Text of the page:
Biological and structural characterization of a host-adapting amino acid in influenza virus.Yamada, S., Hatta, M., Staker, B.L., Watanabe, S., Imai, M., Shinya, K., Sakai-Tagawa, Y., Ito, M., Ozawa, M., Watanabe, T., Sakabe, S., Li, C., Kim, J.H., Myler, P.J., Phan, I., Raymond, A., Smith, E., Stacy, R., Nidom, C.A., Lank, S.M., Wiseman, R.W., Bimber, B.N., O'Connor, D.H., Neumann, G., Stewart, L.J., Kawaoka, Y.
(2010) Plos Pathog. 6: e1001034-e1001034
- PubMed: 20700447
- DOI: 10.1371/journal.ppat.1001034
- Primary Citation of Related Structures:
- PubMed Abstract:
Two amino acids (lysine at position 627 or asparagine at position 701) in the polymerase subunit PB2 protein are considered critical for the adaptation of avian influenza A viruses to mammals. However, the recently emerged pandemic H1N1 viruses lack ...
Two amino acids (lysine at position 627 or asparagine at position 701) in the polymerase subunit PB2 protein are considered critical for the adaptation of avian influenza A viruses to mammals. However, the recently emerged pandemic H1N1 viruses lack these amino acids. Here, we report that a basic amino acid at position 591 of PB2 can compensate for the lack of lysine at position 627 and confers efficient viral replication to pandemic H1N1 viruses in mammals. Moreover, a basic amino acid at position 591 of PB2 substantially increased the lethality of an avian H5N1 virus in mice. We also present the X-ray crystallographic structure of the C-terminus of a pandemic H1N1 virus PB2 protein. Arginine at position 591 fills the cleft found in H5N1 PB2 proteins in this area, resulting in differences in surface shape and charge for H1N1 PB2 proteins. These differences may affect the protein's interaction with viral and/or cellular factors, and hence its ability to support virus replication in mammals.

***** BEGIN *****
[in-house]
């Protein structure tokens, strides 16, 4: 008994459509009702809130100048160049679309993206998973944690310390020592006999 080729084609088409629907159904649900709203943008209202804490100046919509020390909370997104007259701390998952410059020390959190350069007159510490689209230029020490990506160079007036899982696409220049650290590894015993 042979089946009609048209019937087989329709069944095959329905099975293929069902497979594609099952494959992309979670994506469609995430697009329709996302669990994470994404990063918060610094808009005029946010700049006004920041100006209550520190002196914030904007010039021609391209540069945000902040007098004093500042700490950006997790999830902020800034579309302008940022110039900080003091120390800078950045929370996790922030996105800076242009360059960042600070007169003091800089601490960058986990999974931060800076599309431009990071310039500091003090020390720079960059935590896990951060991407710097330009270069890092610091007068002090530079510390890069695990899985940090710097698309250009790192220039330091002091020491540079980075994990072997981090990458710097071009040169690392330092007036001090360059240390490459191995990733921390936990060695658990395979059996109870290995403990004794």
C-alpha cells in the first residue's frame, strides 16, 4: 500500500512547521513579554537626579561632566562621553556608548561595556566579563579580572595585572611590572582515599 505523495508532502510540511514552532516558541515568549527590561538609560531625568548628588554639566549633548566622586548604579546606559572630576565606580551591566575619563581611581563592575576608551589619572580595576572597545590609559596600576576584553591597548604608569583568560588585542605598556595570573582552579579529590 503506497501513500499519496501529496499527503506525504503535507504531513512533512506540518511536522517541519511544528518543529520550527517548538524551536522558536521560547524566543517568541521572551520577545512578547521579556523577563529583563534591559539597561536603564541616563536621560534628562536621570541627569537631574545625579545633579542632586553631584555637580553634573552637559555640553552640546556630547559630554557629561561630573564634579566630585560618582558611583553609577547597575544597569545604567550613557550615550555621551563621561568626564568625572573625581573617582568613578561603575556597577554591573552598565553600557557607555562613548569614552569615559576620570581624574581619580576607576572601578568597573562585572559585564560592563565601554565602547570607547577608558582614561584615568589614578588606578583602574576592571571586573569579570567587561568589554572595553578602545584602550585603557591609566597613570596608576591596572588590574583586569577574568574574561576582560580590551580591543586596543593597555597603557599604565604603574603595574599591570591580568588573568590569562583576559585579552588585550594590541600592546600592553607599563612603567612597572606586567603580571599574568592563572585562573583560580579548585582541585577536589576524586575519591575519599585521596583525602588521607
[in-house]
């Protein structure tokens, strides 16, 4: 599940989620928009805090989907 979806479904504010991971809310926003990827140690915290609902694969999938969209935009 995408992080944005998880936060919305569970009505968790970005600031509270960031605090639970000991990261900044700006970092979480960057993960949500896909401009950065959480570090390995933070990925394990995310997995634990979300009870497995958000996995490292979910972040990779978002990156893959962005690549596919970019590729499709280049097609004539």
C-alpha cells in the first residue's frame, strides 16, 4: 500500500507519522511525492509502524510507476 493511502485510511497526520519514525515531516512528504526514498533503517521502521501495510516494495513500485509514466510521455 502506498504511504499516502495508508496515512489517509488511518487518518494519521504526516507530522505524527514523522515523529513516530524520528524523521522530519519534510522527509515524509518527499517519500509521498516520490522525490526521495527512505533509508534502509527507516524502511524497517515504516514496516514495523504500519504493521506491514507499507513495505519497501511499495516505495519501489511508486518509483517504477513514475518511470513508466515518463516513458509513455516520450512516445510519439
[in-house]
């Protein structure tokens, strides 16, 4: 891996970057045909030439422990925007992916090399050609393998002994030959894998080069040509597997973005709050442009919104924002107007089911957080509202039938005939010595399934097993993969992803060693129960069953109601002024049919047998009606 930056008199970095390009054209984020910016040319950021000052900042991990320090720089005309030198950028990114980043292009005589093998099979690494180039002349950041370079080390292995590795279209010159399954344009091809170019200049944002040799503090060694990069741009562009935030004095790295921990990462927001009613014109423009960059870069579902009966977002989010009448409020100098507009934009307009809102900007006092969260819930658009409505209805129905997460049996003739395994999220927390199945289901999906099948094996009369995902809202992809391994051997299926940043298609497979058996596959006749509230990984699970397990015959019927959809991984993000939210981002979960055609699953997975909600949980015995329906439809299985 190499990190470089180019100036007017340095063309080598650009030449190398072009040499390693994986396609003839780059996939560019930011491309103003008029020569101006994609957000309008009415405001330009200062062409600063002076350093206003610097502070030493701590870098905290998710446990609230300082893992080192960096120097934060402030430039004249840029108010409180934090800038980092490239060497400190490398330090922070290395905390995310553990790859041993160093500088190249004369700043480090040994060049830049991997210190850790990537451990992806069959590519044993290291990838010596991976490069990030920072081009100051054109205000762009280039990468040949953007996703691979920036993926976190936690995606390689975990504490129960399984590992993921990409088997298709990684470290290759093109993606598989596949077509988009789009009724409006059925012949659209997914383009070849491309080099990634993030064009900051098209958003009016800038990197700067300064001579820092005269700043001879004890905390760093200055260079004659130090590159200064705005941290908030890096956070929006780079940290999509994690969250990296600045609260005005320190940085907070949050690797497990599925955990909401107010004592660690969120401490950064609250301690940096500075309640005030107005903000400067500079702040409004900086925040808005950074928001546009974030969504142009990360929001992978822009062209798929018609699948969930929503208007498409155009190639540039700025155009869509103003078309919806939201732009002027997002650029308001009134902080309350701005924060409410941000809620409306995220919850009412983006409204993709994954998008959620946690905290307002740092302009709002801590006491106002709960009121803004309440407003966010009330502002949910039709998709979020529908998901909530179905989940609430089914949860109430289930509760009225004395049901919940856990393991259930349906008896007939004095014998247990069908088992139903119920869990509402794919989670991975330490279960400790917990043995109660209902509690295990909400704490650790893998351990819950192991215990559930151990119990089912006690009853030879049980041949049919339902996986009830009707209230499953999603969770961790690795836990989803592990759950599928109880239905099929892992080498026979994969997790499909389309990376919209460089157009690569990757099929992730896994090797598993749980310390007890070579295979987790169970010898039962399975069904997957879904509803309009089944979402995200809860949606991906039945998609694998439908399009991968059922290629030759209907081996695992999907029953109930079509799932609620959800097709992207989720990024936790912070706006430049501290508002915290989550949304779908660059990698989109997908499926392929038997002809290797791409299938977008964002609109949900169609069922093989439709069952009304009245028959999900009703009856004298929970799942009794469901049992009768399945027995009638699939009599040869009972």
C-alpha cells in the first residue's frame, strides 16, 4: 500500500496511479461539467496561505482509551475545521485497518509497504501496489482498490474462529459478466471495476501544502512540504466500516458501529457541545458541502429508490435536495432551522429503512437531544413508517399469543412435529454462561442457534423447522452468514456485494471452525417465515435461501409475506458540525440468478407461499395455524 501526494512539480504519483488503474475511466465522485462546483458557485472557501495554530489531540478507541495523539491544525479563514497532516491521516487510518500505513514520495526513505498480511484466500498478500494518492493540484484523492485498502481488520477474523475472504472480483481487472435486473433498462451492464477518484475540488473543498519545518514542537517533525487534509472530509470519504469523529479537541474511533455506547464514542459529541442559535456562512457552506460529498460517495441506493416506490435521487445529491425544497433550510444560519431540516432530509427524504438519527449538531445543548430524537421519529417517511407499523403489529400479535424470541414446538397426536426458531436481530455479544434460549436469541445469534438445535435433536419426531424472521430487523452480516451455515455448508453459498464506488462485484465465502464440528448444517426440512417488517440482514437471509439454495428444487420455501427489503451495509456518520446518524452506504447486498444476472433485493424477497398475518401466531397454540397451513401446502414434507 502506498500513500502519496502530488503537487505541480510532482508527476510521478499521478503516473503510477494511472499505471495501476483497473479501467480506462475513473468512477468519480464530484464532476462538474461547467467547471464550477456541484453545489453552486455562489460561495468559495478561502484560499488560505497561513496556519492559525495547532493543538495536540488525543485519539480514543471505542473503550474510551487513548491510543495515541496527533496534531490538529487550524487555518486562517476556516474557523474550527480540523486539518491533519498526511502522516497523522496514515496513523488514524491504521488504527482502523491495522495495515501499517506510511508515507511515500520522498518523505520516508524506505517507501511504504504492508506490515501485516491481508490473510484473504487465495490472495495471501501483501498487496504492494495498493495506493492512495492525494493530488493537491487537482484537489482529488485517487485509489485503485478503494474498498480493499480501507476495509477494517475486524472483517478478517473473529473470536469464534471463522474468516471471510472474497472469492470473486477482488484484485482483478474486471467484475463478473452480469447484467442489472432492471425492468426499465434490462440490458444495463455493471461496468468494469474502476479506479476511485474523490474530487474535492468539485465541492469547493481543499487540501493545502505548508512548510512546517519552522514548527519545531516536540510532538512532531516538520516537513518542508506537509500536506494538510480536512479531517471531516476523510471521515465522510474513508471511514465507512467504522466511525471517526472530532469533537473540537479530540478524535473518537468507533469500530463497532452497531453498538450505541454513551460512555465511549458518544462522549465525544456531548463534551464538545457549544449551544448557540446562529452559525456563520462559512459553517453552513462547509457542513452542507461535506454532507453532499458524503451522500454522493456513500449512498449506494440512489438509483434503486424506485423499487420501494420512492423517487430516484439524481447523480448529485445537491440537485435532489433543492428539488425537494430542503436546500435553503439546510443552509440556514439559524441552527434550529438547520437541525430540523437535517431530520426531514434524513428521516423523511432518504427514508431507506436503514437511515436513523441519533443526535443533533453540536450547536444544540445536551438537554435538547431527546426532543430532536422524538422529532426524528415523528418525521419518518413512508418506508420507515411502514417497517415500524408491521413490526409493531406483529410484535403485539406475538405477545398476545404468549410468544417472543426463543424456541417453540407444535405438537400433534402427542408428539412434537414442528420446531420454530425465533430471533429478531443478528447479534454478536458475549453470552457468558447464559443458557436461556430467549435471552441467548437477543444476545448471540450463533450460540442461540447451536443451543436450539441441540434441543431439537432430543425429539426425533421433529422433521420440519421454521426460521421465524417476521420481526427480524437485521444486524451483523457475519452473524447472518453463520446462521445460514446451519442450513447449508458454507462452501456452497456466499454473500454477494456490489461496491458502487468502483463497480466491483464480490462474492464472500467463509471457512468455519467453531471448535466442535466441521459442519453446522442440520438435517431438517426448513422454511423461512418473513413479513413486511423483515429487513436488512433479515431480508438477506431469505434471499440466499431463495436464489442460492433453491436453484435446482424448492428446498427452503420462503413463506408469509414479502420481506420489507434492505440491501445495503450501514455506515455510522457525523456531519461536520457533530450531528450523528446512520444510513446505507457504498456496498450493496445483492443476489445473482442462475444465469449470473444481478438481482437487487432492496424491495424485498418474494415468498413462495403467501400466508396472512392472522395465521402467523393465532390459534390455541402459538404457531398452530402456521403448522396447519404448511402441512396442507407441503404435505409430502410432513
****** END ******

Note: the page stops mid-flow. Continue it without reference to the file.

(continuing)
Division of Virology, Department of Microbiology and Immunology, Institute of Medical Science, University of Tokyo, Tokyo, Japan.